Home care, home health and hospice allow for continued care at home
■ By Jared Harbin / Contributed
Aging and the health issues that come along with it are inevitable; however, it doesn’t have to be an insurmountable challenge. Many options are available to make sure that in any medical situation, you can have the comfort of knowing that you or a loved one is taken care of.
One of the first steps in finding care is to understand the different levels of care that are involved in short and long term care assistance. Home care, home health, and hospice are three types of home-based care that allows independence to continue in a comfortable and familiar place.
Home care is one of the front lines of defense to maintaining a hygienic and safe environment for a struggling individual who does not need medical support. At the same time it provides seamless integration into working with home health and hospice, which both provide medically-trained staff.
Home care provides a professional caregiver to assist in the daily life of a patient. The services can range from light housekeeping, meal preparation and medication reminders, personal care up to and including bathing, dressing and incontinence care.
Some of the signs that more help is needed are simple things that could just be brushed off as a standard aging issue. They can be something small, such as not wanting to leave the home or bills starting to pile up, to something more pronounced such as not taking medications, depression, lack of personal hygiene or a fall. All of these can be seen as a bridge to talk about having extra help in the home when family is unable to do so.
Having home care is not about taking away independence but in actuality, allowing for independence in the home. When it comes to finding and hiring the proper caregiver there are some important things to know. There are three ways to hire professional caregivers:
Through companies that hire caregivers are employees.
Registry companies that hire caregivers as independent contractors.
Independent caregivers that you are able to find on your own such as through the newspaper, ads on the internet, family friends, etc.
Employee-based agencies have an office staff that hires, screens and trains the caregiver. The caregiver is bonded and insured, payroll taxes are covered and they have workers compensation insurance. If there are any performance issues, they are addressed and corrected by the office staff.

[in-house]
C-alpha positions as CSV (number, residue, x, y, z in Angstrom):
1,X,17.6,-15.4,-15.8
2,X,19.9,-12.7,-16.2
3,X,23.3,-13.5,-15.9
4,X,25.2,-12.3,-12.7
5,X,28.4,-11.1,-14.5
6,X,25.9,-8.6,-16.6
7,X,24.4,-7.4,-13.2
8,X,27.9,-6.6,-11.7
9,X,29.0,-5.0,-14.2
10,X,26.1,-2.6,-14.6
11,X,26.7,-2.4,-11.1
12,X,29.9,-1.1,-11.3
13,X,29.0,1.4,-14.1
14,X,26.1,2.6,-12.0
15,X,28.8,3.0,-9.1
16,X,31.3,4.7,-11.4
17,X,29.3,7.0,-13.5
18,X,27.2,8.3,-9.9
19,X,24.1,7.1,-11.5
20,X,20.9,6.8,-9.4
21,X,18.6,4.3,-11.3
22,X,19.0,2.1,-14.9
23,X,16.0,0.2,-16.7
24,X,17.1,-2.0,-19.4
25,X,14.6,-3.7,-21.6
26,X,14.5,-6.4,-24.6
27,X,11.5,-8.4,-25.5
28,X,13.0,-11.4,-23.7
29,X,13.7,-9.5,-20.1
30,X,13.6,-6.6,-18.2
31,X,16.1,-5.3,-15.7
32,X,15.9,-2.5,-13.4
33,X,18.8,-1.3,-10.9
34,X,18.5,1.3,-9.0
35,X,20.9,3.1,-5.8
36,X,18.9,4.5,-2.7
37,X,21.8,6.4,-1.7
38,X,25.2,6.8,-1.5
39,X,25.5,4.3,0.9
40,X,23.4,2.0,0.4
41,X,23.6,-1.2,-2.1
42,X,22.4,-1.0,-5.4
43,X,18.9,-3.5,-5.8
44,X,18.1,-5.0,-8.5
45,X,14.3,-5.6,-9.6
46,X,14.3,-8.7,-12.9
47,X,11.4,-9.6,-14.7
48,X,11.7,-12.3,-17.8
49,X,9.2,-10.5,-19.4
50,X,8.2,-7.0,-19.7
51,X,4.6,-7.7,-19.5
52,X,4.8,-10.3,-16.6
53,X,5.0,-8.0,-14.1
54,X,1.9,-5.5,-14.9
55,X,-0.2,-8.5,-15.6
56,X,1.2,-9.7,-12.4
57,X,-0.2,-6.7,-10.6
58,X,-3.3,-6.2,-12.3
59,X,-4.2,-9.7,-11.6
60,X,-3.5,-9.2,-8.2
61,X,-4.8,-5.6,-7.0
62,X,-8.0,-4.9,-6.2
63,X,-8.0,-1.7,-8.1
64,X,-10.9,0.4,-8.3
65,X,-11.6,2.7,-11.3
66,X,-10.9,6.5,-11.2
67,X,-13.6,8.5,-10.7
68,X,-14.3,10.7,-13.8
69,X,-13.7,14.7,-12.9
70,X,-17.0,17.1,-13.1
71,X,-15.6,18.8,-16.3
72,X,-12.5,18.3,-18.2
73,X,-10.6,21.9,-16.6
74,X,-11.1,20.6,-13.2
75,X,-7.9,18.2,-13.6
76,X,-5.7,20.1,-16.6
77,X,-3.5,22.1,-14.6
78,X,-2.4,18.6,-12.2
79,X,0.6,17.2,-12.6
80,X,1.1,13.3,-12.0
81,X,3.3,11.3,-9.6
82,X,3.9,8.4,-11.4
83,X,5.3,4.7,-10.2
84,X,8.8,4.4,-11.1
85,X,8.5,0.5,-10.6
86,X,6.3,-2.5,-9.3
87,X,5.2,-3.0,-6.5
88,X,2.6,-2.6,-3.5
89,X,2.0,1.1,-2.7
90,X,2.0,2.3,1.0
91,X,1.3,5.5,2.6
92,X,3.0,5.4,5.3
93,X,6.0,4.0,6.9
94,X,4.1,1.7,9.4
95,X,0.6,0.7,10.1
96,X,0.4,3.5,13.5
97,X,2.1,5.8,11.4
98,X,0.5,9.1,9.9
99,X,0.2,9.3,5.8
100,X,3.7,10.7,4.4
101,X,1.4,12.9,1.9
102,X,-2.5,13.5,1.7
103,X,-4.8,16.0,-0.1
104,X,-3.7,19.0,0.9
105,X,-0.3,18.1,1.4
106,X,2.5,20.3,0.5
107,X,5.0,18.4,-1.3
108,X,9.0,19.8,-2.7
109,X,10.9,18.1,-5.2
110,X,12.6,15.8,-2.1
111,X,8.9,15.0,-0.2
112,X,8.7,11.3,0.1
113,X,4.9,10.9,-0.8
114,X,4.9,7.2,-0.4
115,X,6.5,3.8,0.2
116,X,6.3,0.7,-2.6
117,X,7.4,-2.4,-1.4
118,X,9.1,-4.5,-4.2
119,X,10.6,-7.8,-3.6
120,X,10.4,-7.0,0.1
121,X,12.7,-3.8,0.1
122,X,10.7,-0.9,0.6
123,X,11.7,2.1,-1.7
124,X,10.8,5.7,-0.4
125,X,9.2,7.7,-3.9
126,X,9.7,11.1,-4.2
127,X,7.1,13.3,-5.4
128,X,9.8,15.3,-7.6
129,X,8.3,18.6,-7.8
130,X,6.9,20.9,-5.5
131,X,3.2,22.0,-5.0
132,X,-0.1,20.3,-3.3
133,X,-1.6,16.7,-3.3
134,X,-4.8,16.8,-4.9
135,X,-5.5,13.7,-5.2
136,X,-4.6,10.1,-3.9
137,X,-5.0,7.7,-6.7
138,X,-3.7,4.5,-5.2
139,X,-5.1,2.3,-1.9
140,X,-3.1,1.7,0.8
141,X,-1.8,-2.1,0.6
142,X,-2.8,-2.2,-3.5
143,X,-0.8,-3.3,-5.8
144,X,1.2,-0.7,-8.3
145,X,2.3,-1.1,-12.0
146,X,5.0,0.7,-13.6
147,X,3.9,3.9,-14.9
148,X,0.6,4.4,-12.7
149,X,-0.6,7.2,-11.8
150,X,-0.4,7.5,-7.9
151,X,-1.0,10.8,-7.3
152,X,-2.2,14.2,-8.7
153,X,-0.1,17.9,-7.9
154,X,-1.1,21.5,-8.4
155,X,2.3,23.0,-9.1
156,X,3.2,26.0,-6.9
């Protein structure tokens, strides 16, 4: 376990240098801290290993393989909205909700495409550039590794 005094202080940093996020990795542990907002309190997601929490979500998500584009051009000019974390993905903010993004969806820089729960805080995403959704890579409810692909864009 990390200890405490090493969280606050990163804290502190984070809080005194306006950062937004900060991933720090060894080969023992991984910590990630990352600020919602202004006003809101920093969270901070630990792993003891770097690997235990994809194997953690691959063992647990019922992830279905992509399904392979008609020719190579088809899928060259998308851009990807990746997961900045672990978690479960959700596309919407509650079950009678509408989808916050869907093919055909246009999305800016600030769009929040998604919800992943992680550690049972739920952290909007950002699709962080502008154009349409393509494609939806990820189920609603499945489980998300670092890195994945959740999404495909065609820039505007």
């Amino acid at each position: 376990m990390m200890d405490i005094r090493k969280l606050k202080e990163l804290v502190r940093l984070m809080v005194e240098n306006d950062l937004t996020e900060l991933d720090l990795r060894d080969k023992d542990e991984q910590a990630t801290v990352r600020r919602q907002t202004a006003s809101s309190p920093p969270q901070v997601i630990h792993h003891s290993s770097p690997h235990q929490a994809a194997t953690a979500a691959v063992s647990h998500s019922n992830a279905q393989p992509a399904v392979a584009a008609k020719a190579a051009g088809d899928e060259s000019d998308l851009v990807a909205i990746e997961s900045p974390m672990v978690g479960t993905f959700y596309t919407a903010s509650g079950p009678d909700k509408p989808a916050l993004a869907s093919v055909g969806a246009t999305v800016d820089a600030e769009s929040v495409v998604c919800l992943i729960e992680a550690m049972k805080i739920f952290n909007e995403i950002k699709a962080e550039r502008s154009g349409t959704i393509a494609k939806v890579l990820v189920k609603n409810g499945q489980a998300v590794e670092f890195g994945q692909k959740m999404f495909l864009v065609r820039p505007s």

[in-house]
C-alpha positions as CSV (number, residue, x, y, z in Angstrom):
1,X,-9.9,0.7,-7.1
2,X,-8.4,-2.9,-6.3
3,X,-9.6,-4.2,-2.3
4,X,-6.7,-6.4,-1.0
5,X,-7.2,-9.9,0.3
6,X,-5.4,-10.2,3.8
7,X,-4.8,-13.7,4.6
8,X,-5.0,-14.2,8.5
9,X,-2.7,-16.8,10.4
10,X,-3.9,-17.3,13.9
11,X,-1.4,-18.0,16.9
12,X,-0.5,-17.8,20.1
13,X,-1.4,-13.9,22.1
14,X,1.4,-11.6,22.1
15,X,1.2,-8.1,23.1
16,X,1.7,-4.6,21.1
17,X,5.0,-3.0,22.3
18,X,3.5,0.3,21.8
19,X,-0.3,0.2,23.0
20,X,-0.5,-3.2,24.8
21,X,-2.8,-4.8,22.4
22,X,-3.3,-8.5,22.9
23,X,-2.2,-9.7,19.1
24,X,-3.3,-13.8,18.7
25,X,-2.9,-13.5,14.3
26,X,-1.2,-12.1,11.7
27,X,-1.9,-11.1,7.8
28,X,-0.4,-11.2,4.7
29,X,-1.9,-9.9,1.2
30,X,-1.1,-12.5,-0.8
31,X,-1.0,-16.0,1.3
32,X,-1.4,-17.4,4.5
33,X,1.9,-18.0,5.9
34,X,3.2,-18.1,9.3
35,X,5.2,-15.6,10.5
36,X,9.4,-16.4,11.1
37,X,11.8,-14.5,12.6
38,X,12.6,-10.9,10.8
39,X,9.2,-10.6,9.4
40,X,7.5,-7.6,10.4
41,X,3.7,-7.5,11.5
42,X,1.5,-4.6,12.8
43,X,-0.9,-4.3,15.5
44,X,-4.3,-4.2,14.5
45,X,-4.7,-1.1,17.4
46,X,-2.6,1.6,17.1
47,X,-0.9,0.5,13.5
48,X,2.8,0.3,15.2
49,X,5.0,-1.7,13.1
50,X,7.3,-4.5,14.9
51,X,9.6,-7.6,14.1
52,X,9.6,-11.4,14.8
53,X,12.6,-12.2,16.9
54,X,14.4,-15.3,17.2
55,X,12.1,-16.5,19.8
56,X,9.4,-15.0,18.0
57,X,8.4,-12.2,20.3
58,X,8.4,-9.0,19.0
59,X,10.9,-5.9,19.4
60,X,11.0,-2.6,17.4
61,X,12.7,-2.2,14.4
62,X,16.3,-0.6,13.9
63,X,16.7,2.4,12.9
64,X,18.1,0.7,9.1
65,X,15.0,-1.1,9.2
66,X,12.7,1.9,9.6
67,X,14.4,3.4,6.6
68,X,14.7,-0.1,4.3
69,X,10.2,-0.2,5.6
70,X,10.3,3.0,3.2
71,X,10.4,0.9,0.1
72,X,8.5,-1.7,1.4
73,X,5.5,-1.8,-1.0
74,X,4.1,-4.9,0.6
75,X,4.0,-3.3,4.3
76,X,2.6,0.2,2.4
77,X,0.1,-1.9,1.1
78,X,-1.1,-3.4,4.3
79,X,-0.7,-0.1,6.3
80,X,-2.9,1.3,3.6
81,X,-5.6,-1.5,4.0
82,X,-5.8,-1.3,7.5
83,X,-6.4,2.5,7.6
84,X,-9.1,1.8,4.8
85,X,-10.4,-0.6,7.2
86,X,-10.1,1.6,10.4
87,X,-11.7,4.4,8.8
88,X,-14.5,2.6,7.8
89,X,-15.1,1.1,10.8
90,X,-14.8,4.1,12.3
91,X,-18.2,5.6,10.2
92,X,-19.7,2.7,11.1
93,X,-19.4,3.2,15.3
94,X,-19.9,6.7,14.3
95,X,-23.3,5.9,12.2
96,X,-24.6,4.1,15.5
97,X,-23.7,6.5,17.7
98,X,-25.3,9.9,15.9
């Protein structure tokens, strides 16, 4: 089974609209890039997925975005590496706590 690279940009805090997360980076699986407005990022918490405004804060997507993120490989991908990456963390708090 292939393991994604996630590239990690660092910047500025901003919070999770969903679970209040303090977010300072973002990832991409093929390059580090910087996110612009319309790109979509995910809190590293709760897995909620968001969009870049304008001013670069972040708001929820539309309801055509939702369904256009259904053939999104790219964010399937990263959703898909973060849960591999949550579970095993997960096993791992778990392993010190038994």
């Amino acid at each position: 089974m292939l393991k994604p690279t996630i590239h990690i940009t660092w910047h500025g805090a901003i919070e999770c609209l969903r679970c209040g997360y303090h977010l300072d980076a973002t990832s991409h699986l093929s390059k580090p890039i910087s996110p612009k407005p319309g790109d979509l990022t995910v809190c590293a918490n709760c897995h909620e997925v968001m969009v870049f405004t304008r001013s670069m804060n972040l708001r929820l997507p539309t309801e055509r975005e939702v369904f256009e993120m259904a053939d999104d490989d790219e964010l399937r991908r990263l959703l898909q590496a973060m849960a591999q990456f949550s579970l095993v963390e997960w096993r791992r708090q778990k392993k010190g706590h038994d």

Registry agencies recruit and screen caregivers and refer them to potential clients. In most cases with independent contracting caregivers, whether from a registry or not, the client is seen as the employer of this caregiver. Client responsibilities can include managing the scheduling, dealing with performance issues, knowing the labor laws, on the job injuries, training, accounting for payroll taxes and more.
Independent contractors and registries are generally less expensive because they do not carry the burden to protect clients in many of the aforementioned areas.
Each type of care has its own benefits and disadvantages – all of which must be carefully weighed to determine which care is the right fit for your circumstance. You never know when the need will arise to have more support in the home but when you do, companies such as Home Instead Senior Care are there to help you decide which care is right for you.
Jared Harbin is the home care consultant for Home Instead Senior Care in the Hemet/ San Jacinto Valley area. His focus as a patient advocate is geared toward working with medical professionals to provide the necessary resources to help seniors receive the proper level of care needed. Home Instead Senior Care is located at 414 S Palm Ave. in Hemet and has been a trusted provider of care in the valley since 1999 and continues to support local healthcare systems and businesses through various programs. The office is available 24/7 for any questions or care needs at 951-929-1050.